August is usually the month when 16 and 17-year-olds await their University of Cambridge International Examinations (CIEs) Ordinary and Advanced level results.
While it is a time of anticipation, it is also a period of much concern; the possible outcome of getting insufficient A’s and not being able to gain acceptance into good universities and schools is a lingering sword above many students’ heads.
Of course, there are those who have an indifferent behaviour as well. For those dedicated individuals who aim to get into reputed universities and A’ level schools, these results can make or break their future and dreams.
The competition is indeed extremely tough and the standards are set high, with some students getting A’s like they were being handed to them. Comparison becomes almost inevitable especially when students are competing against the likes of Ali Moeen Nawazish who gained 23 A’s in his A’ levels.
Needless to say, for many, it is an anxiety-ridden wait till the date of the results.
Students await their results anxiously, and many find it difficult to enjoy or relax during their vacations due to the stress of result day. The quality of their relaxation time is adversely affected, and that is rather unhealthy considering it is the only proper vacation children have before indulging back in the ruthless routine of their school.
Days leading up to the result can cause drastic changes in the attitudes of many young individuals; some begin praying more often, while others keep themselves occupied in different ways. Many children scoff at their peers who turn to religion only when results draw close, calling them hypocrites. Result day is definitely an intense affair, proving to be a nightmare-induced event. Many young individuals discuss having nightmares regarding result day, such as getting multiple C’s, being unable to finish an exam and even reaching late to an examination hall.
Many youngsters fear that their hard work will go down the drain if the examiner is in a particularly bad mood and decides to take it out on their papers. But what youngsters of Pakistan dread the most is nosey relatives who call them once a year – just to inquire about their results. For many, there are strict expectations they have to meet, whether it is because one of their cousins has set a bar too high, or because their parents have high hopes from them. There is a fear of letting loved ones down and feeling incapable as a result of insufficient A’s.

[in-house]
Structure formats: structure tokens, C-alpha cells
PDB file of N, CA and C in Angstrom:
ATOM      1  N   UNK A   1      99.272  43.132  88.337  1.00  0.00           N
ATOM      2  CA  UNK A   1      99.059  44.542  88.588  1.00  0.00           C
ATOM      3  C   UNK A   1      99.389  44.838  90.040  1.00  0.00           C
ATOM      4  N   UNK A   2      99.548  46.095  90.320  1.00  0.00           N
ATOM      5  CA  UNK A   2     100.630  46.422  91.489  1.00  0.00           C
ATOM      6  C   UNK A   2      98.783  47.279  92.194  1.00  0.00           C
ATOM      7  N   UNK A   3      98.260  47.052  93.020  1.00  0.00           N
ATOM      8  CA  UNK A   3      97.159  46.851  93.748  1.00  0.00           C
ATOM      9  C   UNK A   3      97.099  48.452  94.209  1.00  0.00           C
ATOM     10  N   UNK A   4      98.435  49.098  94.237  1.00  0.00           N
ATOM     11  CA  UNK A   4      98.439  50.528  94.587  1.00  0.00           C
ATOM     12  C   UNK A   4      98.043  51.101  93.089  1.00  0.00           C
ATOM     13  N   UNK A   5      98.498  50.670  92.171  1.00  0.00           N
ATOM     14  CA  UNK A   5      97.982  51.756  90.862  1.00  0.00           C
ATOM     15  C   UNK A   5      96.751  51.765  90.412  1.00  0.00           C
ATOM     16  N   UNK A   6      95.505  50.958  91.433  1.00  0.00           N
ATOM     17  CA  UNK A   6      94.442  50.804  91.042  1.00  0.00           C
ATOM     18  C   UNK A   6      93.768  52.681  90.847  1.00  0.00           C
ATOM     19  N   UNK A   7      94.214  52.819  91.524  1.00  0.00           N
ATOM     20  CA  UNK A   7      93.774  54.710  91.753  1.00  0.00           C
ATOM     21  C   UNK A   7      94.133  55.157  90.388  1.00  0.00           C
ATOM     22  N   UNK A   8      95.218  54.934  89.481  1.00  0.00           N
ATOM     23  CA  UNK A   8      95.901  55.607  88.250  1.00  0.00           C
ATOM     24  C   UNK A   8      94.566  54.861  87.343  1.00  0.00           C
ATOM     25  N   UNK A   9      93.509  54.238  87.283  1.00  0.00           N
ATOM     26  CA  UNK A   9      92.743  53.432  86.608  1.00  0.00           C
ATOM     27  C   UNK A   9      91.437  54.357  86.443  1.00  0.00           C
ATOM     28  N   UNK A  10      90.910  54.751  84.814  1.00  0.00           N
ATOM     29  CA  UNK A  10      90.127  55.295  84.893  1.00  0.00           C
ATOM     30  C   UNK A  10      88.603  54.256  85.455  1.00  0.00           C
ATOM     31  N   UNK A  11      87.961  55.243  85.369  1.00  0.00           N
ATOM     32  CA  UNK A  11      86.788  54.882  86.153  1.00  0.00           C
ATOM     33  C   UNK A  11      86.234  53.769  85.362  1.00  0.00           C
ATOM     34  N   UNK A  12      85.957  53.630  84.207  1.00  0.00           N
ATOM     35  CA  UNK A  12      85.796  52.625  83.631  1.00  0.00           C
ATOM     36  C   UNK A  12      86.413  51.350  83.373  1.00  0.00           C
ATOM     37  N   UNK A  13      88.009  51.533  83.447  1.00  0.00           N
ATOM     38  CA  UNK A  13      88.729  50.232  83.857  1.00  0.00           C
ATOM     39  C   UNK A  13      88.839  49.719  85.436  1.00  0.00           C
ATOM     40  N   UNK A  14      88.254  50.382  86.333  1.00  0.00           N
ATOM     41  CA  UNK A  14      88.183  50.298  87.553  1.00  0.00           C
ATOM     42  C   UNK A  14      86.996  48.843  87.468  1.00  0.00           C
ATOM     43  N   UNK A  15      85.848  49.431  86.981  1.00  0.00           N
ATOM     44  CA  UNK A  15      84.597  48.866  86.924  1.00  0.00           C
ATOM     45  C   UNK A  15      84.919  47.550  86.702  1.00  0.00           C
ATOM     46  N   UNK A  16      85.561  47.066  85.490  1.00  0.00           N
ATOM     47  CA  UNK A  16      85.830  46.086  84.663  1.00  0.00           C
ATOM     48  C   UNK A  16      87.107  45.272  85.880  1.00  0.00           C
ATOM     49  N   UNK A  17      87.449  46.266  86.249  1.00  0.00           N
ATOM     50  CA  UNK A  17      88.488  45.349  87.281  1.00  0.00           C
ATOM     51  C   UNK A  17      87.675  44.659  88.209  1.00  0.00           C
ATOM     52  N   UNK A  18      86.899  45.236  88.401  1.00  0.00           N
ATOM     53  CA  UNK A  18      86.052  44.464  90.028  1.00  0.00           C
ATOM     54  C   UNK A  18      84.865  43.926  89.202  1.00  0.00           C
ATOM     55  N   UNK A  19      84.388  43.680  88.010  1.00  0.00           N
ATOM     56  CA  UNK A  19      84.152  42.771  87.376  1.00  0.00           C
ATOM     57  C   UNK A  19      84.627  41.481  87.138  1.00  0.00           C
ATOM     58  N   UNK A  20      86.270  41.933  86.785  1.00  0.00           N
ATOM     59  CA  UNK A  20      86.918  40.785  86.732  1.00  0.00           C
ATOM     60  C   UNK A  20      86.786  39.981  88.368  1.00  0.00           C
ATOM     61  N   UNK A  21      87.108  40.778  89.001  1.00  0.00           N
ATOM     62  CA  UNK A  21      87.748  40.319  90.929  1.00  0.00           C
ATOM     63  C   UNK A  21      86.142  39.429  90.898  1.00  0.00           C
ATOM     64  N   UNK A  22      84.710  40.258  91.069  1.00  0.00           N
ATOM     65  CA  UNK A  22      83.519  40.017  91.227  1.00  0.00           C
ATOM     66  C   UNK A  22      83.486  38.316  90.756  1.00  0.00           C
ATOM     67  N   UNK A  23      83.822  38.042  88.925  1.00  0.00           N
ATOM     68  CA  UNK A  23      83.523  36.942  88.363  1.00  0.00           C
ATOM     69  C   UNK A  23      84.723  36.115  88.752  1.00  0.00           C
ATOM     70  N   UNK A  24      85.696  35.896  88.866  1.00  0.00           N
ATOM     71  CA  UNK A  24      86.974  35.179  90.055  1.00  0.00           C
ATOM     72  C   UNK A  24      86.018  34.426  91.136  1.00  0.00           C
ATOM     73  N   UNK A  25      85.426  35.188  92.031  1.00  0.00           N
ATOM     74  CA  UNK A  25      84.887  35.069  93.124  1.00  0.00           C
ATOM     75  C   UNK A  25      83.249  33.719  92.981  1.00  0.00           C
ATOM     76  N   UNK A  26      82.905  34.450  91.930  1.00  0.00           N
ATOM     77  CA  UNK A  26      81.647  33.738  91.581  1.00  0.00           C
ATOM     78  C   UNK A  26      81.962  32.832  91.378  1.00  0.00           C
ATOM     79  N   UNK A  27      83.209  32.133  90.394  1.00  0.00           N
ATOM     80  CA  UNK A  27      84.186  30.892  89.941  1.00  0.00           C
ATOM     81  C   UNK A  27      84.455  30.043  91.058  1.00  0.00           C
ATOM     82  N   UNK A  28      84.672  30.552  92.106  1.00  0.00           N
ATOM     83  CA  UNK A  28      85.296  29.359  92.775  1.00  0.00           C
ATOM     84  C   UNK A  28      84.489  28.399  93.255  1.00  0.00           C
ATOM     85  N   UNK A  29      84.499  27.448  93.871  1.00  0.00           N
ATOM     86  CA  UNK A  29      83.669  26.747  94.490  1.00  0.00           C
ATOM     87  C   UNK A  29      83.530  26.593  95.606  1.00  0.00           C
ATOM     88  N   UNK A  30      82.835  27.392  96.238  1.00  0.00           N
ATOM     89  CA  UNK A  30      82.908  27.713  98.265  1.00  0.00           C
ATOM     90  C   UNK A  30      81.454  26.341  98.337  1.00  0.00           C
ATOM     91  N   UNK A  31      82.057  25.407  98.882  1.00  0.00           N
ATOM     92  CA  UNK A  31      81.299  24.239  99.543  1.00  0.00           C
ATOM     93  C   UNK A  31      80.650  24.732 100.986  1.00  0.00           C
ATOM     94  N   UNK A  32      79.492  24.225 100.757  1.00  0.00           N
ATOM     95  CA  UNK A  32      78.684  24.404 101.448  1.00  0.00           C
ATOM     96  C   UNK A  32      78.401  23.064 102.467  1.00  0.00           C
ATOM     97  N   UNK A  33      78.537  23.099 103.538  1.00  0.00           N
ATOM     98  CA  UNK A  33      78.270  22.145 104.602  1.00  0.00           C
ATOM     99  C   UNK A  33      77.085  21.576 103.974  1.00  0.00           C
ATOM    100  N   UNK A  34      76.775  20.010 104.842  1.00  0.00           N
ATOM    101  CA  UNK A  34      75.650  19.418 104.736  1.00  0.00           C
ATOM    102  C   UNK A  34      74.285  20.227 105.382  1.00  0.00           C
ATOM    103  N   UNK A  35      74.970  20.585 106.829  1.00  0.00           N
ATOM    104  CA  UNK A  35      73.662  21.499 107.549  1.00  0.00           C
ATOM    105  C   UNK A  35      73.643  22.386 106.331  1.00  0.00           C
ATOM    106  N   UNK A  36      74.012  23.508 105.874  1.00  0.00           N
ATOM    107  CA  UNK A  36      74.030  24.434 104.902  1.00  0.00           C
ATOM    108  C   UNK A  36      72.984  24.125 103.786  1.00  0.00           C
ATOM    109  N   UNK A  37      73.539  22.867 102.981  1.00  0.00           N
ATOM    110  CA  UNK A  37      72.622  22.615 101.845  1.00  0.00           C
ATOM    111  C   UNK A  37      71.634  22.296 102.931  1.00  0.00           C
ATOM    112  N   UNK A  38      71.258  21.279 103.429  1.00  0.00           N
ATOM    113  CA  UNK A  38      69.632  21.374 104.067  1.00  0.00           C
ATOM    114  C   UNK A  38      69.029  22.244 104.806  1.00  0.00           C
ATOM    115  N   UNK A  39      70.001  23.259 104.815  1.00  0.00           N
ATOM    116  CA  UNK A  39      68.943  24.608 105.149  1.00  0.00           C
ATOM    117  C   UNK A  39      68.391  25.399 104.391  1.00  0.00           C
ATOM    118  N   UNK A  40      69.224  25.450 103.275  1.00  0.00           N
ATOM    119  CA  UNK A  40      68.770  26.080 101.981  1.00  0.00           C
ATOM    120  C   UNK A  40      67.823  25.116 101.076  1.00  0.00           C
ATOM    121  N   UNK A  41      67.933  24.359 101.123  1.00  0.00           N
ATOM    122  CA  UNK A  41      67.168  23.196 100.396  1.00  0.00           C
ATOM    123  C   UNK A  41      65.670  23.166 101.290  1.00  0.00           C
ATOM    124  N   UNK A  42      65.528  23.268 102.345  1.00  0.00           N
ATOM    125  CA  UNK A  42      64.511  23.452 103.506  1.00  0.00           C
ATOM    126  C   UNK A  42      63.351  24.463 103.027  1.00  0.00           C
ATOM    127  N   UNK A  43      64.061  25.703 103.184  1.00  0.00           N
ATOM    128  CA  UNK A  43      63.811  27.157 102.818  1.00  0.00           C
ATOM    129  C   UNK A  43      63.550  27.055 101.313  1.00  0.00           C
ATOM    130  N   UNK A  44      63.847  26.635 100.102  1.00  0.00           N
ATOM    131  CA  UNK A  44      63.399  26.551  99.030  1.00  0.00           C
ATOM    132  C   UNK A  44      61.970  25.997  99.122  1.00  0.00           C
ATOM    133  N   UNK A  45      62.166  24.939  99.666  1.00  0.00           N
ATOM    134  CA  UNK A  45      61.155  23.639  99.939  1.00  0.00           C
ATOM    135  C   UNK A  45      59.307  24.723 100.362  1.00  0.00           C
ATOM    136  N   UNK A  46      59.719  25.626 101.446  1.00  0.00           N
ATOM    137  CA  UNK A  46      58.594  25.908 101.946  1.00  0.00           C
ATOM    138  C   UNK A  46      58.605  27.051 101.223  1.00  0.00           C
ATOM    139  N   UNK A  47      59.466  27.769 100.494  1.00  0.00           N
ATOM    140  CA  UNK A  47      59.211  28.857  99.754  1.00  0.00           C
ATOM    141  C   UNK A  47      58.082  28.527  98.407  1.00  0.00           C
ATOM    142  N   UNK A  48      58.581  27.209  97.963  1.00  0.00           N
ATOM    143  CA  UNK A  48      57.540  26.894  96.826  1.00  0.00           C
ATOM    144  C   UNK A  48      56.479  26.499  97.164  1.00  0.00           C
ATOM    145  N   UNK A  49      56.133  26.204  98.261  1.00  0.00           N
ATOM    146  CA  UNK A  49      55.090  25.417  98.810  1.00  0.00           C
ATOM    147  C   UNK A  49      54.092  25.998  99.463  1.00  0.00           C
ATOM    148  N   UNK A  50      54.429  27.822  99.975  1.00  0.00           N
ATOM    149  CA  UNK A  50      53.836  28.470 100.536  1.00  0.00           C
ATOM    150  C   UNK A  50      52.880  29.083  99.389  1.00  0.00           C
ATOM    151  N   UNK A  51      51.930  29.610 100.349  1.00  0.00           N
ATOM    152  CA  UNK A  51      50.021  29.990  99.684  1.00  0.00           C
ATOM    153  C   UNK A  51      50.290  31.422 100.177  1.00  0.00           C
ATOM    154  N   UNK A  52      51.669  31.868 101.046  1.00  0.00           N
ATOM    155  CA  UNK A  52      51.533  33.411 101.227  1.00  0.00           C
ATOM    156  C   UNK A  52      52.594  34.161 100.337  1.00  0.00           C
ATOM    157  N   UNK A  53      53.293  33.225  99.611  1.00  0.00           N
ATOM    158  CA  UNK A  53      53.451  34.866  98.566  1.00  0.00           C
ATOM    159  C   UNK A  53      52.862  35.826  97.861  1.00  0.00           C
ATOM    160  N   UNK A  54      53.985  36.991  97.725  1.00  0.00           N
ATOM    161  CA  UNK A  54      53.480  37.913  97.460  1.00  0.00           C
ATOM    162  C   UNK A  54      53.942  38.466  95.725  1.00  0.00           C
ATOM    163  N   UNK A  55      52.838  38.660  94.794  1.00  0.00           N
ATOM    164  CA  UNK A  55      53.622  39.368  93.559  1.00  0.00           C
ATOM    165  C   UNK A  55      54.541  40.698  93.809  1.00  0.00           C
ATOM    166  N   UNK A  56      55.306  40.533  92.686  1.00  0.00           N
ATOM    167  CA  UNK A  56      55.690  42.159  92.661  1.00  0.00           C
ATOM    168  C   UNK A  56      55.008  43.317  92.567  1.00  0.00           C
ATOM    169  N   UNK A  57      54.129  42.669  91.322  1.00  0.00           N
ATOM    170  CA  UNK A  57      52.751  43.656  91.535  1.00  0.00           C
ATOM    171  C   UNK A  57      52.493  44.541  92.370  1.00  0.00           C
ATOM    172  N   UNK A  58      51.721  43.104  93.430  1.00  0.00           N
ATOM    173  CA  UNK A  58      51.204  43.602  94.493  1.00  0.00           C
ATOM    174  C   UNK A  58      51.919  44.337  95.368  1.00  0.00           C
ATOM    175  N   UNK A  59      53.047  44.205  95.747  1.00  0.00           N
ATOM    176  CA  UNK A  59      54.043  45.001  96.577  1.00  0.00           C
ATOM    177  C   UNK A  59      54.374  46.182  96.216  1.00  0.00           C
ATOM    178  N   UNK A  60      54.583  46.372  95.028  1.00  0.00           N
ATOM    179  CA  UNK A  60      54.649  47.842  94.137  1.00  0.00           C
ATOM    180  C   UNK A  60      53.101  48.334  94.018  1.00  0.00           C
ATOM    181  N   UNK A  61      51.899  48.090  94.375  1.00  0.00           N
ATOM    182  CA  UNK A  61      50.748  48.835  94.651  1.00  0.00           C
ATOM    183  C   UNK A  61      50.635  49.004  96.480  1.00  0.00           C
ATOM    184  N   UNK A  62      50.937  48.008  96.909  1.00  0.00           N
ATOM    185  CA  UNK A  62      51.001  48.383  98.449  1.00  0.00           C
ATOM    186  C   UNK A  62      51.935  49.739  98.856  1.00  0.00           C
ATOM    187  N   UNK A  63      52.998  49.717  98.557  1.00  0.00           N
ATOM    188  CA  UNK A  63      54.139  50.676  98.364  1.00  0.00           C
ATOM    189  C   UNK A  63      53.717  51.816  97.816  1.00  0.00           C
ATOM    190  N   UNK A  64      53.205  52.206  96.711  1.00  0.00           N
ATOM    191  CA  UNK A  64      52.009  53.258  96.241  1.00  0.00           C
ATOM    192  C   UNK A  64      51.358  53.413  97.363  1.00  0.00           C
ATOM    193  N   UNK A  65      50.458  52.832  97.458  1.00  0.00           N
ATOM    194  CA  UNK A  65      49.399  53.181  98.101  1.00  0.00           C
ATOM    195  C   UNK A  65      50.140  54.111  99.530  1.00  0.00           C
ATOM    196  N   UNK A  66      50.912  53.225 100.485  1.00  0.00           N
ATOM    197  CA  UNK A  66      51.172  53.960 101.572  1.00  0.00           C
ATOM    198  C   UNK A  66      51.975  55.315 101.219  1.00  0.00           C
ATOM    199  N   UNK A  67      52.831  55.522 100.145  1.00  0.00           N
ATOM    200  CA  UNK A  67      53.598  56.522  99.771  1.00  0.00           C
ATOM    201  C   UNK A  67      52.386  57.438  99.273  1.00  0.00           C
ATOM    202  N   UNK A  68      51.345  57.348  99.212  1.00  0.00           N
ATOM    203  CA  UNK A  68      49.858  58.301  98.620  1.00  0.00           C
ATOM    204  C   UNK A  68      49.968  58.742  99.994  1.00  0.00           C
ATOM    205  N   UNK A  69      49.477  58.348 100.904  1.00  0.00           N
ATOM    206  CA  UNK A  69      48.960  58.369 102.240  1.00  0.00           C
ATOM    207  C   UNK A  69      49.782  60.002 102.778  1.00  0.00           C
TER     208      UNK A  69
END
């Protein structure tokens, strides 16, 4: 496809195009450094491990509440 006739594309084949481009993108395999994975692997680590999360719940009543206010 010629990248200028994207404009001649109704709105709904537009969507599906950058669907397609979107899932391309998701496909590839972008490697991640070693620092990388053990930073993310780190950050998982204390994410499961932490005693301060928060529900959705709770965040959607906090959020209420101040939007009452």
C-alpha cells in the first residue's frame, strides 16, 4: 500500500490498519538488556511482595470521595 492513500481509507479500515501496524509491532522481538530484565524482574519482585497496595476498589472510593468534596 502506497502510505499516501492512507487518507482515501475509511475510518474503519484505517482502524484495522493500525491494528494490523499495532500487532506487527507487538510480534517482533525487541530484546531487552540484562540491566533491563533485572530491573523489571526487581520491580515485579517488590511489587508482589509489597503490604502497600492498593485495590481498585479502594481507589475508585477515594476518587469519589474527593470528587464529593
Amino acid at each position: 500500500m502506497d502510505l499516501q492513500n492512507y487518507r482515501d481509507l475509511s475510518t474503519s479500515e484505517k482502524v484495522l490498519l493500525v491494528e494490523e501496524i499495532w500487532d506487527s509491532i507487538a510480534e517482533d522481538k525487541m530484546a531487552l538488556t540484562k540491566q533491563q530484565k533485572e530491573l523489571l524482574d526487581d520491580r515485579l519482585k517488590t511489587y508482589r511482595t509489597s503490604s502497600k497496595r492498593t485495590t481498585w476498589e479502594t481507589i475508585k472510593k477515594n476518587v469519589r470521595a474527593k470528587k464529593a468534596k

The competitive society we live in makes it tougher to separate one’s ability to succeed and get good grades, but one thing that is necessary for children to know is that their worth is not determined by their grades.
Let’s point out that I’m not saying that working hard is a waste. What is being implied is that one should work to their utmost capability, and if one has the comfort of the knowledge that he/she could not have done any better, then worrying about results is irrelevant. Surely the hard work will pay off in other ways.
What has made result day more tension-inducing is social media and the pressure to gain likes on Facebook. Youngsters feel the need to post their results, and if they do not get a satisfactory result, they feel left-out for not being able to post it. What’s more is that they fear other students will figure out that they did not attain good grades because they are otherwise active on social media.
Nevertheless, results do not have to be a rat race, and comparing yourself to others brings nothing but distress.
On that note, good luck to all CIE candidates for result day!
About the author: Iqra Abid Hasan is a student at LUMS who likes to write about social and cultural issues.